February also saw a gathering of Druids and Christians in Oxford, which was echoed and developed at the other end of the year by a gathering of Druids, Christians and Wiccans in Lewes in October. In April we held the Iona Retreat amidst the most glorious weather. Simon O’Dwyer came over from Ireland to present the Order with a bronze Druid horn – a replica of a dord found near Battle in Sussex. It now has been sounded on Iona, in Stonehenge, at Avebury, in London, and many times in Lewes. The Spring also saw OBOD resigning from COBDO, and four seedgroups joining forces to celebrate Earth Healing Day in Oxfordshire.
In June the Order’s Internet Website was launched – complete with art and poetry galleries, an archive of articles by many contributors, and information on the Order and the training programme. Dutch members held a weekend that was so stimulating, they plan to make it an annual event. I hope to be able to make it each year too!
In June we completed negotiations with Westbrook College in the United States to have them give 50% credits to members who have completed their OBOD training. Put simply, this means that your OBOD course work can count for up to half of your course work (and hence fees) for a Bachelor’s, Masters or Doctoral degree, taken through them. They are a distance learning college that teaches many interesing subjects including Transpersonal Psychology and studies in Mythology.
July saw both the British and American Summercamps taking place. I was lucky enough to attend both, and they were both fabulous! John Matthews’ Druid Source Book was published in August as was The Druid Renaissance – a collection of eighteen writers talking about Druidry from all sorts of different perspectives: the spiritual, the psychological, the historical, the poetic, etc. Together these two books significantly increase the ever-growing base of solid, respectable work on Druidry which is needed for Druidry to really flourish and grow into the next century.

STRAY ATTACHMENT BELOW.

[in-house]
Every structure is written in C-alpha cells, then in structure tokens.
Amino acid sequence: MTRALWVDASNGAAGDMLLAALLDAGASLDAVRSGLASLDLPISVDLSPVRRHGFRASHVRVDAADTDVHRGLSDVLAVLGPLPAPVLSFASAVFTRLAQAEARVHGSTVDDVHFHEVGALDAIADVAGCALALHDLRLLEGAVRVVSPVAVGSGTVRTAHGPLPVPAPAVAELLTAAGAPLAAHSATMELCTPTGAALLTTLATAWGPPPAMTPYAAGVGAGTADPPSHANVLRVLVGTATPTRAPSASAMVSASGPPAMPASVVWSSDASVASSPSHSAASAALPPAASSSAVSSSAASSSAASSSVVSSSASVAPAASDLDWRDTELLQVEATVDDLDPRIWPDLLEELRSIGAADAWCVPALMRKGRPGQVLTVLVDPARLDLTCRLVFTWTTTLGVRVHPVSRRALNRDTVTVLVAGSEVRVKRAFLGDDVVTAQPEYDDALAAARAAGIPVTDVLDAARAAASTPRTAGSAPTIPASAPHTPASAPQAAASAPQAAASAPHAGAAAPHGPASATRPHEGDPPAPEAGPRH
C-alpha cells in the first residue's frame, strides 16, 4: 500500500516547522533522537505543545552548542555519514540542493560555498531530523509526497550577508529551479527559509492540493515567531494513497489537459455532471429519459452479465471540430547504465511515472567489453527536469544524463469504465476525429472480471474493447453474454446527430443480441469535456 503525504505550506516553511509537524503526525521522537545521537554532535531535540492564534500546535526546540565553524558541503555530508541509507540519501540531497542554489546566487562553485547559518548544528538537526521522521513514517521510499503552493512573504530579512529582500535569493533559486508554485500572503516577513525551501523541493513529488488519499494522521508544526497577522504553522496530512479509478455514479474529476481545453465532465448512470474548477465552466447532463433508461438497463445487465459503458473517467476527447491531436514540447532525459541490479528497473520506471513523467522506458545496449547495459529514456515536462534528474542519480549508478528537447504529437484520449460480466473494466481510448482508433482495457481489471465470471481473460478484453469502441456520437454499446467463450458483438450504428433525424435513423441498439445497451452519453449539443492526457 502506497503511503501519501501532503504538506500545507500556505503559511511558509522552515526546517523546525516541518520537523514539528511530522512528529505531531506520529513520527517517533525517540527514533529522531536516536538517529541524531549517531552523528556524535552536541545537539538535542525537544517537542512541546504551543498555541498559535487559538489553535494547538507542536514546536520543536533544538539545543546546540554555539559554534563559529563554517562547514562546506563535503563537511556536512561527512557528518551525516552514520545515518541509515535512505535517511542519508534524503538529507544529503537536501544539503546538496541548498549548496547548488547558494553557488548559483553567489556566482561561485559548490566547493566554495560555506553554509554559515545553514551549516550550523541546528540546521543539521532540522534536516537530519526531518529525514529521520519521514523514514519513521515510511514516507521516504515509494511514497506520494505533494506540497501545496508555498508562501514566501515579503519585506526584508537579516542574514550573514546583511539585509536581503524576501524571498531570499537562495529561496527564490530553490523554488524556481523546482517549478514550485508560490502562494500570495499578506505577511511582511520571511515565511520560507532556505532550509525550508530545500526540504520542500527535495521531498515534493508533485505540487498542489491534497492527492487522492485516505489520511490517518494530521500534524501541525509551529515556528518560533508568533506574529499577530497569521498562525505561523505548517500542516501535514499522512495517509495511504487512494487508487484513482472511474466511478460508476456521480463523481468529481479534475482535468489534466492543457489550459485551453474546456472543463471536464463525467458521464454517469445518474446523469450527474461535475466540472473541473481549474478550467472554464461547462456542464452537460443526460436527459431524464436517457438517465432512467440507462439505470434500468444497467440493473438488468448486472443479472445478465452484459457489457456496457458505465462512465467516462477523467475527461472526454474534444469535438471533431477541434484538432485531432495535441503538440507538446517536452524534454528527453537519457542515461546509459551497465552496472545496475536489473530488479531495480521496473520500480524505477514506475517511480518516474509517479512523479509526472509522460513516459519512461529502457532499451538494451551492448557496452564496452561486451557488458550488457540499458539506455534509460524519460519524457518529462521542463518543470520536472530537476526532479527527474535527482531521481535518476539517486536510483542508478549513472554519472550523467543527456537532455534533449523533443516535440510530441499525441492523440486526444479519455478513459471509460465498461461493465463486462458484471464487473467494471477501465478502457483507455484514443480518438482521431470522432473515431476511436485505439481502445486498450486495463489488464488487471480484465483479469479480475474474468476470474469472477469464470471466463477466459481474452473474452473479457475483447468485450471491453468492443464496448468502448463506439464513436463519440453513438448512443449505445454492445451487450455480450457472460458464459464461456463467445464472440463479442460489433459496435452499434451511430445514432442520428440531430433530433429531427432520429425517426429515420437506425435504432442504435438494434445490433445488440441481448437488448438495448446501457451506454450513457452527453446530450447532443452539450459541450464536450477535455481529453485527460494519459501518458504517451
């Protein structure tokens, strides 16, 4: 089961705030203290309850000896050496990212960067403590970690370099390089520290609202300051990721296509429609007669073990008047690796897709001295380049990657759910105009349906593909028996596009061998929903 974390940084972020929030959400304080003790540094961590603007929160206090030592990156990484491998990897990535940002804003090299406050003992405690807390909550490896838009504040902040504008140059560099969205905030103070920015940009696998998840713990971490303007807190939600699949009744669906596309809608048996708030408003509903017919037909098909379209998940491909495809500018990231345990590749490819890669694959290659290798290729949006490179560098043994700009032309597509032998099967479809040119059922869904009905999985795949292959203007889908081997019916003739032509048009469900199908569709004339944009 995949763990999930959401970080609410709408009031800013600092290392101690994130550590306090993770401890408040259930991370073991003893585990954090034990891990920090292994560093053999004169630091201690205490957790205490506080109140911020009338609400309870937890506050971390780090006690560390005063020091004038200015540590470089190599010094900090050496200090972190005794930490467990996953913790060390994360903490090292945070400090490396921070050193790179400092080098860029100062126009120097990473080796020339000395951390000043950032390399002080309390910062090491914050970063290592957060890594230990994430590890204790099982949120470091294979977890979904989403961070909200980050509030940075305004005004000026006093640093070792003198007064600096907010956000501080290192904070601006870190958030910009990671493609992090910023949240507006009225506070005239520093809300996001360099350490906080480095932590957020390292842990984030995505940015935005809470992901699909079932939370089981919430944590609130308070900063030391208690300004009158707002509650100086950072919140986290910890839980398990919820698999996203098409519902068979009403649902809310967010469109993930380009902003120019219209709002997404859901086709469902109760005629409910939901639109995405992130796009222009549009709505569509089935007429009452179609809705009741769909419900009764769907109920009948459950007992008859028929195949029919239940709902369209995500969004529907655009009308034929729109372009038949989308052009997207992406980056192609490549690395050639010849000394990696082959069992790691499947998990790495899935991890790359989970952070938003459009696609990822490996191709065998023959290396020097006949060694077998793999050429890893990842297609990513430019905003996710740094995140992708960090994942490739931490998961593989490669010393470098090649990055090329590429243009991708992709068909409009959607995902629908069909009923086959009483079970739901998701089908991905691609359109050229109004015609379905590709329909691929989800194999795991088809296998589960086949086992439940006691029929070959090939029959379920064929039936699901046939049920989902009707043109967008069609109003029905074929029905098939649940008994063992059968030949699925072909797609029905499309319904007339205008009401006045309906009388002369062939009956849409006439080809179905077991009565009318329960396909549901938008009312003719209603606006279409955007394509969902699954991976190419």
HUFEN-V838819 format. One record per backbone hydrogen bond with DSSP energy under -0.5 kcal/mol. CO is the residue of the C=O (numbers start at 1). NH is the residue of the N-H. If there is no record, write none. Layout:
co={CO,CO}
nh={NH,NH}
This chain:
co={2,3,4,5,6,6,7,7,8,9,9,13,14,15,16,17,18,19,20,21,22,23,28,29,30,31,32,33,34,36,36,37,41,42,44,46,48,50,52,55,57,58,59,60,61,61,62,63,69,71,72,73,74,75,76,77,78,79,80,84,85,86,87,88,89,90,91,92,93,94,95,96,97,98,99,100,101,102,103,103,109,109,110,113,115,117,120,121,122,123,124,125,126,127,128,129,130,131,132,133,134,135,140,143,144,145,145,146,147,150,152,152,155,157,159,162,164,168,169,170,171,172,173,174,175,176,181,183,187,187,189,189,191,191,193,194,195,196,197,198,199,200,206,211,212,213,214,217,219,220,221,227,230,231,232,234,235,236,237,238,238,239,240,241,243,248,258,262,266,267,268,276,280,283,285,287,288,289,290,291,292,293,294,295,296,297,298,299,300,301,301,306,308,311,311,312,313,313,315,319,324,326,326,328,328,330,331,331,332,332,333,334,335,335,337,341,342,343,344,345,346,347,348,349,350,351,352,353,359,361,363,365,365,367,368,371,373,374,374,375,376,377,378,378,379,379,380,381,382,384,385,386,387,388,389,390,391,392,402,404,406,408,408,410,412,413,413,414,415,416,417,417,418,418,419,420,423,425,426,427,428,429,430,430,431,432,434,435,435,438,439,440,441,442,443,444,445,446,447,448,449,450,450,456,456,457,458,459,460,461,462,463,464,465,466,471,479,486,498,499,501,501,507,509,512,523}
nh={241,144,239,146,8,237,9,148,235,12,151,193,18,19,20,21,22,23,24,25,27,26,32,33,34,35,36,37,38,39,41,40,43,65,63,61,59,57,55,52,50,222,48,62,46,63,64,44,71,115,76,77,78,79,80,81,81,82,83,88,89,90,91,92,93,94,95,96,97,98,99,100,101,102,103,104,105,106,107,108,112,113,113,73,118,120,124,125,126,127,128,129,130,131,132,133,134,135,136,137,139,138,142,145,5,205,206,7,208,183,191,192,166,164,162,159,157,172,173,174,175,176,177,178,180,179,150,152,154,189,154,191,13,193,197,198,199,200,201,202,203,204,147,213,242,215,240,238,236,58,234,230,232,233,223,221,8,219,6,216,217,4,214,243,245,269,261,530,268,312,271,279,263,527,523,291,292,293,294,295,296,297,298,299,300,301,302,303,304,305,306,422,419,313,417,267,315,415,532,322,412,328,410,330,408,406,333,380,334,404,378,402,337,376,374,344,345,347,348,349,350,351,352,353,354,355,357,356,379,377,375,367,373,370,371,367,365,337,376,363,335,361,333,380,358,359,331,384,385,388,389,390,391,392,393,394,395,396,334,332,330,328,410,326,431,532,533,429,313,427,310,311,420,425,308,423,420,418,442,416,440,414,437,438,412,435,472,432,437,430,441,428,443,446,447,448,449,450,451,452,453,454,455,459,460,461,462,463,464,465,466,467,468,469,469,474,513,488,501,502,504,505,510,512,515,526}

On a hot sunny day straight after the Lughnasadh ceremony at the summercamp near the White Horse in Oxfordshire, we held a book launch party in Avebury, followed by the first meeting of The Druid Forum, mentioned earlier.
As the summer continued and Autumn approached, in America there was the third New England Druid Summit, while in Australia members held the Order’s first Alban Eilir Retreat. The Druid Animal Oracle was finally published in the UK (by Connections Publishing). Previously it was only published in the US and Australia.
As Samhuinn approaches in a few days, we’re off to the OBOD camp. There’ll be hot tubs, a sauna, fireworks, a ‘Samhain Nightmare’ psychodrama…If I live to tell the tale, you’ll hear from me again sometime in the New Year!
May the coming Year be filled with joy and creativity for you,
Yours in the Autumn sunshine,